Before I even begin this post, let me advance the disclaimer right off the bat: Despite the title of this post, there is no sure-fire way to fire an employee without getting sued.
Indeed, the title is a bit of a misnomer. It’s often been paraphrased that anyone can sue anyone else for anything at any time in any court. While that’s not quite true, it’s not that far off the mark either.
There ARE, however, ways to fire an employee that can reduce or, in some ways, eliminate the likelihood of being sued.
In fact, I had been working on a draft of this post for sometime thinking of how I could help others make the process of firing a bit more humane. I’ve had many discussions with clients over the years about how firing an employee is one of the toughest things that they’ve had to do as a “boss”.
Yes, firing is part of the job, but I’ve yet to meet an employer that has enjoyed it. Inevitably, there is a sigh of relief when the termination meeting is over.
(And to be sure, the impact on the employee is almost always worse. There are few things worse in life than being fired, even if it ends up leading to good things later.)
Of course, before I could finish my draft post, Jon Hyman alerted me to an excellent post by the Harvard Business Review entitled “A Step-by-Step Guide to Firing Someone.”
It’s really well done and I encourage you to read that first before finishing this post up.
Among the overall tips:
- Start by creating a transition plan
- Take the termination meeting itself step-by-step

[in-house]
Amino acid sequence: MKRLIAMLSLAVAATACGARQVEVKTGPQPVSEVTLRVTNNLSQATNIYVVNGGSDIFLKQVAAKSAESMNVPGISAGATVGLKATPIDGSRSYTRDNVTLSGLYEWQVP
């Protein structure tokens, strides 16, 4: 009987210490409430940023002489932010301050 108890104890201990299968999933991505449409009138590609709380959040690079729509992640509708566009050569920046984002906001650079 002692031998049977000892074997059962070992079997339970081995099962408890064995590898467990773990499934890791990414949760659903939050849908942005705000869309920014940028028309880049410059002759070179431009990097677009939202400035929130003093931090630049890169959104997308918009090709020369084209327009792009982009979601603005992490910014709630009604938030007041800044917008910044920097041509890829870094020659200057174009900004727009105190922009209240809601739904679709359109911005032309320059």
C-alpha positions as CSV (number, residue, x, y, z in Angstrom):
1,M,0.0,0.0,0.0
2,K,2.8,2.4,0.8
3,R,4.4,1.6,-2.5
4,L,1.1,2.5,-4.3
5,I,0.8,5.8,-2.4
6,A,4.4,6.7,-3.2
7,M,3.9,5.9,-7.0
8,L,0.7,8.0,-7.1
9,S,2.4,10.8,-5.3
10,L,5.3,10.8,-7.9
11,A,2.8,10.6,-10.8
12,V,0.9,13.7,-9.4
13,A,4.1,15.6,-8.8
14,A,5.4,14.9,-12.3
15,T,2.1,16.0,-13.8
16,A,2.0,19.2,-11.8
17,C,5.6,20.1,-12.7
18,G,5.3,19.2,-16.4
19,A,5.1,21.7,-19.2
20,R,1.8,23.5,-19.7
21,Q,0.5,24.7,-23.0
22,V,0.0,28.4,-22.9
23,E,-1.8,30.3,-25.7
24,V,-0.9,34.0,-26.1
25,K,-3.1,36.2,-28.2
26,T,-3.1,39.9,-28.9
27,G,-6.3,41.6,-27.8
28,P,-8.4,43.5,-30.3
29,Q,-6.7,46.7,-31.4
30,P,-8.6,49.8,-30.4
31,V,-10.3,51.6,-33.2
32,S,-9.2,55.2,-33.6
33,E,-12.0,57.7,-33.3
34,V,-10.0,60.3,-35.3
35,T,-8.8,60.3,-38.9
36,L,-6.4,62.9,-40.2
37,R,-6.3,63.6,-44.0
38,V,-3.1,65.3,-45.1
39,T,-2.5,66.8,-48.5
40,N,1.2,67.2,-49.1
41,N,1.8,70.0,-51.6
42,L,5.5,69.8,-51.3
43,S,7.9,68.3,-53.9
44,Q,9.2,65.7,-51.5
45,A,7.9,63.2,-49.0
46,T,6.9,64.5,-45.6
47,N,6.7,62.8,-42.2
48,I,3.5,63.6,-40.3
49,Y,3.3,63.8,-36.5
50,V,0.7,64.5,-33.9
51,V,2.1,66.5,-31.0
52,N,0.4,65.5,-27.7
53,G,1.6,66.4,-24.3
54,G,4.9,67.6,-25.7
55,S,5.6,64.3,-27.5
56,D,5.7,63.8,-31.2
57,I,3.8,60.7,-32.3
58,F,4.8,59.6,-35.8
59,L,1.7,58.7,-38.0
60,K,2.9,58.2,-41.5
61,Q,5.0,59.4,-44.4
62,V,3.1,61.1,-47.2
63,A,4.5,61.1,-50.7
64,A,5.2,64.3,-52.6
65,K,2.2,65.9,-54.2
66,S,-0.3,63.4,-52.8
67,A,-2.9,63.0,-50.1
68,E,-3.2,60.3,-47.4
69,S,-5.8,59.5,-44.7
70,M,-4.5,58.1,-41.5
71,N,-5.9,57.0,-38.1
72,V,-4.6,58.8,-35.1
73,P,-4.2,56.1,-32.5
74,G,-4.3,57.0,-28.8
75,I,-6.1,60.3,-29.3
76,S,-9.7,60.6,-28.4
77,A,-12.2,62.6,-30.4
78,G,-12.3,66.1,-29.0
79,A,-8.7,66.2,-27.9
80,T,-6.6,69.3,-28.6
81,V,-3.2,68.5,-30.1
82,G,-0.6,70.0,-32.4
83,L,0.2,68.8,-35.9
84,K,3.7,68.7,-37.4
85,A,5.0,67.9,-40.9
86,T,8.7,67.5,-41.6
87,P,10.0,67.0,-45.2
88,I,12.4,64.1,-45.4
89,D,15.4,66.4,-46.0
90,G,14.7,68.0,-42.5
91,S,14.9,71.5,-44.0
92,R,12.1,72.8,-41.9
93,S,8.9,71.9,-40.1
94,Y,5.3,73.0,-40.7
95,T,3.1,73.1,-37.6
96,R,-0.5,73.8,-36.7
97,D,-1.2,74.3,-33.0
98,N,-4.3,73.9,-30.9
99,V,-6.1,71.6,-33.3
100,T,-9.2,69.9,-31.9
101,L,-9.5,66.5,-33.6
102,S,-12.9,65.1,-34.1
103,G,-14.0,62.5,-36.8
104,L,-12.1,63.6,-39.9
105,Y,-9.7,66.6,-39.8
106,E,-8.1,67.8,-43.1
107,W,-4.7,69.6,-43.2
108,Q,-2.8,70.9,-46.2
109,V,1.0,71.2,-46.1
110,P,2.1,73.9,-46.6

- Avoid misdirected compassion
The discussion in the article about the termination meeting itself is particularly insightful.
Here are three more things to think about too:
- Ask yourself: “Is the Termination Decision Fair?” Sometimes, I rephrase this question into the following: “If you were telling your neighbor about the firing, what would he or she think about it?” But it all comes done to the same point: Would a third person (or a jury) think the process you used to fire an employee was a fair and just decision?
For performance-related terminations, you may look to whether the employee had been put on notice that his or her performance was faulty and given an opportunity to improve.
For reorganizations or reductions-in-force, ask whether the process you are using to select employees (whether it’s seniority, overall performance, or other legitimate factors) is explainable and non-discriminatory.
- Consider A Separation Agreement: When I first started practicing law, separation agreements were the exception. Now they are the rule.
If you’re firing someone and you want to avoid being sued, consider a separation agreement where you offer some severance in exchange for a release. Of course, I’ve been talking about this since way back in 2008 – so this isn’t something new. But do yourself a favor: Use an agreement that complies with the law.
- Know the Difference Between “It’s Legal” and “It’s a Good Idea”: Over the years, I’ve had more clients ask me whether a proposed firing was “legal”. But as I’ve said in the past, just because something is “legal” doesn’t mean it is a good idea. For example, it may be “legal” to fire an employee by e-mail, but it may result in hurt feelings and the idea by the employee that the employer doesn’t value the employee as a human being.
So, when you’re seeking legal advice on a termination, be sure you’re asking the right questions and getting the best advice from your counselor about the termination itself.
There are, of course, many more aspects to a firing than just this. But if you follow a few of these items, it can help reduce the risk of a lawsuit.